Pete Spiliakos is a columnist for First Things.

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Perry Studies: The Anti-Pawlenty

From First Thoughts

The first round of Perry vetting hasn’t laid a glove on Perry’s appeal to right-of-center voters.  According to Public Policy Polling, Perry is in an incredibly strong position.  He is the plurality first choice for GOP voters in a three way race against Bachmann and . . . . Continue Reading »

Drained

From First Thoughts

While the Ryan people were announcing that he wasn’t running for President (sigh), I was out watching FRIGHTNIGHT.  Very enjoyable vampire movie that does a smart job of incorporating some of the anxieties of the Great Recession.  That is tougher to do than it sounds.  The . . . . Continue Reading »

Ryan Studies: A Qualified Yes

From First Thoughts

I think Allahpundit overstates the case against a Paul Ryan presidential campaign.  Whatever else Ryan might be, he wouldn’t be another Tim Pawlenty (or at least not the phony, weaselly, cynical Pawlenty who ran this time around.)  Allahpundit is right that it is tough to see a Ryan . . . . Continue Reading »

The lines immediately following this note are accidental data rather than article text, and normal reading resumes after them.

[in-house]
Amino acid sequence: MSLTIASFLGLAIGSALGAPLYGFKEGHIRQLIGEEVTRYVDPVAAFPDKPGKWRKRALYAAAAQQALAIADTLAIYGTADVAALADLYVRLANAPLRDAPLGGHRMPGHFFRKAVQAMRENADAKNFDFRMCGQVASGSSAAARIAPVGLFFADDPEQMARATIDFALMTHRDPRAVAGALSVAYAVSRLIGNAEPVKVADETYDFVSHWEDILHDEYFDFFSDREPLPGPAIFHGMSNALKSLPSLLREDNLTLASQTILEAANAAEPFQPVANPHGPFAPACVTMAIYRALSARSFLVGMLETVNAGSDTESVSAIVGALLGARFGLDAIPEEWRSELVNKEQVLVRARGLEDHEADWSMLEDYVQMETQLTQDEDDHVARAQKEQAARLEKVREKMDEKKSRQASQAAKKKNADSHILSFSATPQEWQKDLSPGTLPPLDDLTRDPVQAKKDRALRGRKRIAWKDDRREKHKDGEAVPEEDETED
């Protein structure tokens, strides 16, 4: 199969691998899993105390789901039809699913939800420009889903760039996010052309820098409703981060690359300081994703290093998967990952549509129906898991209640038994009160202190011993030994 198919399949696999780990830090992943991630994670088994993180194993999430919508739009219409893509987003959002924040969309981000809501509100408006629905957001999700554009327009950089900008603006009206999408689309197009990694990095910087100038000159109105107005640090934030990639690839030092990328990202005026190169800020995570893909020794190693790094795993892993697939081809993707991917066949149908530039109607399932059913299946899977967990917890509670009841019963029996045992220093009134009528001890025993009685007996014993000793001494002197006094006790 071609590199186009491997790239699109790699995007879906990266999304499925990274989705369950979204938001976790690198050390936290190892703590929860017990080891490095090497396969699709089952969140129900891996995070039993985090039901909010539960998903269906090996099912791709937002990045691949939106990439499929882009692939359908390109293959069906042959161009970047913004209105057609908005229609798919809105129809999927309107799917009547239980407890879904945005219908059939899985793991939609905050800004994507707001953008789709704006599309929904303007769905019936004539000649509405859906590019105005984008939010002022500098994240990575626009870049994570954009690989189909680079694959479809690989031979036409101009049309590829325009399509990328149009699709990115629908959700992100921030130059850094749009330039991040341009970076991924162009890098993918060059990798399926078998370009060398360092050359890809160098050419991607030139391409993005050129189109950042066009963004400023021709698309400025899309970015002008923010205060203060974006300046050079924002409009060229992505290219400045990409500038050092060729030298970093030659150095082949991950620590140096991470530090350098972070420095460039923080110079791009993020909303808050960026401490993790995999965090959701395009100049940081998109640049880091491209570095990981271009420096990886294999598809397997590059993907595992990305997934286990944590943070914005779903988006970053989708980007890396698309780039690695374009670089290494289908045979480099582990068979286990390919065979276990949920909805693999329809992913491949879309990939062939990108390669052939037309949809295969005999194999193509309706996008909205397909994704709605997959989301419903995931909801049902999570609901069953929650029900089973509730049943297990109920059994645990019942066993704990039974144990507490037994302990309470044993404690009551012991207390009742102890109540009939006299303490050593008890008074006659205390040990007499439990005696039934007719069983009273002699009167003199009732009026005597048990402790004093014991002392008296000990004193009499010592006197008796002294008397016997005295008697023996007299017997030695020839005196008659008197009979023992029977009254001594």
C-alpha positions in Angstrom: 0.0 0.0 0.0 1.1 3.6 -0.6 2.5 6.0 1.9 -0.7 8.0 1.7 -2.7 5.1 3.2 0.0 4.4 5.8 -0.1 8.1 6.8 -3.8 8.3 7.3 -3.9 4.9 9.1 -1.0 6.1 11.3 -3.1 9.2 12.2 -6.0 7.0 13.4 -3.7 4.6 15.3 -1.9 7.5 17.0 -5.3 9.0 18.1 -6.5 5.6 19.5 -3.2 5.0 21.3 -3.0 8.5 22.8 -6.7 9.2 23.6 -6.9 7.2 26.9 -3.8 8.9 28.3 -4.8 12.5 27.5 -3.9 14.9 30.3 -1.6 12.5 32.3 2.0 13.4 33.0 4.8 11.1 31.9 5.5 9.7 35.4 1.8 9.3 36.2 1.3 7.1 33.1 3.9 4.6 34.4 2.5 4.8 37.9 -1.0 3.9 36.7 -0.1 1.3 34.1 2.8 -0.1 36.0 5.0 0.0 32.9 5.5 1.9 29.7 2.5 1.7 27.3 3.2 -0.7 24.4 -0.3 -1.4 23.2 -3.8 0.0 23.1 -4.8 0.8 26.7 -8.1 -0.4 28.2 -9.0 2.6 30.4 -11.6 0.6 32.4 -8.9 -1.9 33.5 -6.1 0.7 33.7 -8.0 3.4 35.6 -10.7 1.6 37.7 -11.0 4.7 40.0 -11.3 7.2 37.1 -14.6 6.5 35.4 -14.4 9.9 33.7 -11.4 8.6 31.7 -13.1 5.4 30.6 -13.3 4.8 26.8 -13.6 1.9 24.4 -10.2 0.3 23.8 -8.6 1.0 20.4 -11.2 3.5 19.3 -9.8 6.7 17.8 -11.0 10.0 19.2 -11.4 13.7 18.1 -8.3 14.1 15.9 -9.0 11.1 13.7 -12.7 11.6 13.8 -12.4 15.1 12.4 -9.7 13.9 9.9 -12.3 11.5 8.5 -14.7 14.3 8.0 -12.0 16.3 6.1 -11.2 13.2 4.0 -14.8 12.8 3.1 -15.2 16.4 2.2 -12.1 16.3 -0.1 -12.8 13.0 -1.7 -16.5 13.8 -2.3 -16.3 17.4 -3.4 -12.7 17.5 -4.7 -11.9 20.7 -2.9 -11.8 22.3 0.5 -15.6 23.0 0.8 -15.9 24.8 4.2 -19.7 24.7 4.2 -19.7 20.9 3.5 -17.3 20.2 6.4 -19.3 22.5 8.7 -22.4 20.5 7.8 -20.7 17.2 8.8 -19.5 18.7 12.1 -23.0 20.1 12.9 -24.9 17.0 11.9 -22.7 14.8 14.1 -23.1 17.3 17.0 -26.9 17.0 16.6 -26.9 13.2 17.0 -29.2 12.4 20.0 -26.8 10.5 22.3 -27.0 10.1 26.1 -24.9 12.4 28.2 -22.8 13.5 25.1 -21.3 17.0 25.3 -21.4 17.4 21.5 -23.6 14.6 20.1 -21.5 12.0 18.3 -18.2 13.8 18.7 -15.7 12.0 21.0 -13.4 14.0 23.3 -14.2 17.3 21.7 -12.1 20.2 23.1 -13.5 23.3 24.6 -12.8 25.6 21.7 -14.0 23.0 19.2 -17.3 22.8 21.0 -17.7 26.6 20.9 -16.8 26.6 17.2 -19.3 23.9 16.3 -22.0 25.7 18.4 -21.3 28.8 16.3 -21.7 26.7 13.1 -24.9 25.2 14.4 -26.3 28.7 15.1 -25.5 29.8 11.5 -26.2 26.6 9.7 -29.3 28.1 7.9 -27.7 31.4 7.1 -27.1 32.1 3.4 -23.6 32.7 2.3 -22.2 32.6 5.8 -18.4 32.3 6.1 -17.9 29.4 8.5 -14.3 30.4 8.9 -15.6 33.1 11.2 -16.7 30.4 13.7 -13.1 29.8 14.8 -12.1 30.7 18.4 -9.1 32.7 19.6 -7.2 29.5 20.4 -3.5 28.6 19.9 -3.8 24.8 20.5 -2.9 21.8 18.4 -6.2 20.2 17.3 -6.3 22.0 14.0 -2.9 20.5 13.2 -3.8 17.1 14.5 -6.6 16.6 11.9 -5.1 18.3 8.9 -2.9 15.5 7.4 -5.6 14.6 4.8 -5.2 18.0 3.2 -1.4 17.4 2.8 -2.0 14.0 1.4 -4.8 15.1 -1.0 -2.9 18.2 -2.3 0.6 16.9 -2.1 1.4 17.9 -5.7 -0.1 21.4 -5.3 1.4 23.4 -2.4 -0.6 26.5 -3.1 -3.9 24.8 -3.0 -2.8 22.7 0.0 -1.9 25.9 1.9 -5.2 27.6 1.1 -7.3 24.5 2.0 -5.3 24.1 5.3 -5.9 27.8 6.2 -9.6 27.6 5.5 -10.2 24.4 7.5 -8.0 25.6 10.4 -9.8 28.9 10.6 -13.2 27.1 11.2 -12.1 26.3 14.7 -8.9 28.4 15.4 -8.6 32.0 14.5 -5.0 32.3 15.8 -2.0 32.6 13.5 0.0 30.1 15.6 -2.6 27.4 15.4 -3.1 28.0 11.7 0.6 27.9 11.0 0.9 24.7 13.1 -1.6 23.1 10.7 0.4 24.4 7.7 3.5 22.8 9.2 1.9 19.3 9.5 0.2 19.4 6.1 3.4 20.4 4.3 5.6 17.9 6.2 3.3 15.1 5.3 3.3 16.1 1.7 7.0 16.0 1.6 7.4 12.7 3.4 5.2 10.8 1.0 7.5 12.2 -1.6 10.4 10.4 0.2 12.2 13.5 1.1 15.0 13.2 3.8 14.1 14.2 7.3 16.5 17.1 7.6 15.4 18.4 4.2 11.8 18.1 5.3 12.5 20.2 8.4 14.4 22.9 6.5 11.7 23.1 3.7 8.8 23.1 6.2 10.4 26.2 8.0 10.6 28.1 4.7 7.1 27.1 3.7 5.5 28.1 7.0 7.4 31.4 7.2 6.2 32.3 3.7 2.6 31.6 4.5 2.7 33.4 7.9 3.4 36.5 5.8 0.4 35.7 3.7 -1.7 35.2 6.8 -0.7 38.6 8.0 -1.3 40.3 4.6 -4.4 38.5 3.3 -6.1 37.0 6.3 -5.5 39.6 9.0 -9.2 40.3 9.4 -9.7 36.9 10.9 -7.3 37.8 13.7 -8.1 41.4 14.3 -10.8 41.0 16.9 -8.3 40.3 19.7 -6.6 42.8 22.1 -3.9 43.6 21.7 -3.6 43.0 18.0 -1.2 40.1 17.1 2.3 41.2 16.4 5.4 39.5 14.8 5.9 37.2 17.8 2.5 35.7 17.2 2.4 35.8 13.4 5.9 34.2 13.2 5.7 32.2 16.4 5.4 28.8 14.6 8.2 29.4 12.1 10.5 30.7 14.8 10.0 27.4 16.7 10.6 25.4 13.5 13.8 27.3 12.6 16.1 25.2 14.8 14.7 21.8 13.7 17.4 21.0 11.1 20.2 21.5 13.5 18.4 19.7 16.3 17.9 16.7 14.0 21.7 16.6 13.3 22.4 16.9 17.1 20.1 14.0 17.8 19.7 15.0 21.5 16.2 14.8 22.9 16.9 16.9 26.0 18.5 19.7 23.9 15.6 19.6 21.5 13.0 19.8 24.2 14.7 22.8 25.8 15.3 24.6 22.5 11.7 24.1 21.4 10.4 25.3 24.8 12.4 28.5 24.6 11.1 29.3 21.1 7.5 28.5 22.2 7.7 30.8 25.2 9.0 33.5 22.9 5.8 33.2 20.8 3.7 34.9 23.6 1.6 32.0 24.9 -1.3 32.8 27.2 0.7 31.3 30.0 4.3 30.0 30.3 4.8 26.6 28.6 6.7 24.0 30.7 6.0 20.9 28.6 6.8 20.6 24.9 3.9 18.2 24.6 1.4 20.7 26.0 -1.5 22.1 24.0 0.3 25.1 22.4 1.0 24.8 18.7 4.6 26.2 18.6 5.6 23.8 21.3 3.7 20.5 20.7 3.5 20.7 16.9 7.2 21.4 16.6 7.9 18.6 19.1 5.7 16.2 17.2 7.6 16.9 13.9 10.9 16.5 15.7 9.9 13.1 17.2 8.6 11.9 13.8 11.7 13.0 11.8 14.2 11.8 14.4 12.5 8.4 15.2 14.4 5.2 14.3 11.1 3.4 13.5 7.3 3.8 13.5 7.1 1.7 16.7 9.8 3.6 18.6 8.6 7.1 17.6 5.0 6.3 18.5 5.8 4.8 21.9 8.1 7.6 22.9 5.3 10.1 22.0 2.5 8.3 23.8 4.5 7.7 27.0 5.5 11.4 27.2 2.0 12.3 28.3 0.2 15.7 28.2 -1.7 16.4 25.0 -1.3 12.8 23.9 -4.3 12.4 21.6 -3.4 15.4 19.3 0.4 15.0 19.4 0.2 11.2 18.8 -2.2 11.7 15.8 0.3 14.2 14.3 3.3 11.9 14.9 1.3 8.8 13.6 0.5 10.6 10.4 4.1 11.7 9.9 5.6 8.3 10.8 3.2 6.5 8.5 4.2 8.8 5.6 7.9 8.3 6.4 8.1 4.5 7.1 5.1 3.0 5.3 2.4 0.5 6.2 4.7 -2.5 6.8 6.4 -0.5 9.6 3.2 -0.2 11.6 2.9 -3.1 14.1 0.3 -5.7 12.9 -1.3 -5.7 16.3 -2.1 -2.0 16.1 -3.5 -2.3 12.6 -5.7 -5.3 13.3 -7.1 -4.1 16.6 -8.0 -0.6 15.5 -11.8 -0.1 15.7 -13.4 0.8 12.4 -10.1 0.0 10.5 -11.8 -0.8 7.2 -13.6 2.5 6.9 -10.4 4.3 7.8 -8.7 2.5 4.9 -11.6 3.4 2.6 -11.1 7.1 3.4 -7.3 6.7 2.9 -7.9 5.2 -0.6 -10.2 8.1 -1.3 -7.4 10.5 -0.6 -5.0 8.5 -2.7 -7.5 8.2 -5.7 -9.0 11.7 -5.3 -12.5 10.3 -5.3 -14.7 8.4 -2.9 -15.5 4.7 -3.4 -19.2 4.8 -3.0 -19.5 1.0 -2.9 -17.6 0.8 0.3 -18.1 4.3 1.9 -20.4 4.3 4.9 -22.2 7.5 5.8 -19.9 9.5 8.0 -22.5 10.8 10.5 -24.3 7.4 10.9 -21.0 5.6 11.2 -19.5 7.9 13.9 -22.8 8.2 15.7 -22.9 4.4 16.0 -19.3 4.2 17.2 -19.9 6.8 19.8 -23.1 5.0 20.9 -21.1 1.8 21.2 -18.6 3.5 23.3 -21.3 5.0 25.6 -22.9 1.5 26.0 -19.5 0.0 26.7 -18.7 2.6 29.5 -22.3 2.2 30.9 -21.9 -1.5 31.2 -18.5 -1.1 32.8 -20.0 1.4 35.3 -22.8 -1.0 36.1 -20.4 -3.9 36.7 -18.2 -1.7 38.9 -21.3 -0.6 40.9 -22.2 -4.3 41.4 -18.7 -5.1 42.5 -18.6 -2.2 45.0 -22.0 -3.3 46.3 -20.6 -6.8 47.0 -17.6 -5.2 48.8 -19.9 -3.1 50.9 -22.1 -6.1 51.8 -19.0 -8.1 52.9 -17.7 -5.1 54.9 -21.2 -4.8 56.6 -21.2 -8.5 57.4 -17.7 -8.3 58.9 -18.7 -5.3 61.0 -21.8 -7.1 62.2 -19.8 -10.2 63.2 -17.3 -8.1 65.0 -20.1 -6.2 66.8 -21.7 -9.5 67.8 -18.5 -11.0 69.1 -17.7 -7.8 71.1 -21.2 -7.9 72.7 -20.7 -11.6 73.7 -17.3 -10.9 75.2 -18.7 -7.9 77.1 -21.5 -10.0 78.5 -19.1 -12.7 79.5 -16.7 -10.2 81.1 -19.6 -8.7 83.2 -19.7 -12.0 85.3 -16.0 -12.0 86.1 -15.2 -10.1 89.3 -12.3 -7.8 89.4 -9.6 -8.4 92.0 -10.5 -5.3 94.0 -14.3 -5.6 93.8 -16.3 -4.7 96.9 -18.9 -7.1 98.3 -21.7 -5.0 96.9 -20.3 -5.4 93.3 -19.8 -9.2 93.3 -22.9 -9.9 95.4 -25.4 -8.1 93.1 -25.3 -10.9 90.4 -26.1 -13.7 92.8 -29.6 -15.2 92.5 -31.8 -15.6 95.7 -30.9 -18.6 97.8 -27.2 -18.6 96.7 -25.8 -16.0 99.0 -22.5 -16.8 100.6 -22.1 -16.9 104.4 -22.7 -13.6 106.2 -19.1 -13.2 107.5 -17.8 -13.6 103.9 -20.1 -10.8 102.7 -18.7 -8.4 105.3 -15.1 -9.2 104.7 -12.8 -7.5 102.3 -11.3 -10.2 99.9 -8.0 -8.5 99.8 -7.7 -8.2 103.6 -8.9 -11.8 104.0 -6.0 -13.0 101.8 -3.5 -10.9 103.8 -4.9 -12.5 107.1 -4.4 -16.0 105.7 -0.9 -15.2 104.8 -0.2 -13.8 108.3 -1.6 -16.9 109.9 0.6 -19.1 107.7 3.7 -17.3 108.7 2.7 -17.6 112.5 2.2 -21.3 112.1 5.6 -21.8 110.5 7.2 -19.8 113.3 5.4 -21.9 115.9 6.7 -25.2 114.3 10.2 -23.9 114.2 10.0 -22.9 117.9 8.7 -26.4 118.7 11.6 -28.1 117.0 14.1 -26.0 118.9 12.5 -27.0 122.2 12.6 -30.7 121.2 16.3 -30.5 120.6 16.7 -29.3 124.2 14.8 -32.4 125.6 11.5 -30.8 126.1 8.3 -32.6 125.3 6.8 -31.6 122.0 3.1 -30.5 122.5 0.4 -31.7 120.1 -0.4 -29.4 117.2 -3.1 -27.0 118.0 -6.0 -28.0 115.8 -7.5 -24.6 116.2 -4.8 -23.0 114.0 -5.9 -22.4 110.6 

Ryan For President: Con And Pro

From First Thoughts

Talk of Paul Ryan maybe running for President seems to be all over Fox News today.  Here are my thoughts: Con: 1. Ryan’s original Roadmap proposal has huge political problems on the taxation side.  He seems to have proposed a middle-class tax increase with sharp tax cuts for . . . . Continue Reading »

Minnesota Studies: Nobody Is Nice

From First Thoughts

Ah, Tim Pawlenty.  He was a governor who, facing divided government and a Democratic-leaning electorate, managed to produce a more or less sustainable budget (overwhelmingly through spending cuts) while maintaining core government services.  That sounds like pretty good preparation for . . . . Continue Reading »

Bachmann Studies: Cynic Schools

From First Thoughts

Too bad it is being buried in a Ta-Nehisi Coates comment thread (and Coates is very much worth reading himself), but this blog comment by Yoni Appelbaum (who writes as Cynic) is a brilliant critique of a certain kind of smug and shallow Bachmann-despising journalism.  Here is a taste: . . . . Continue Reading »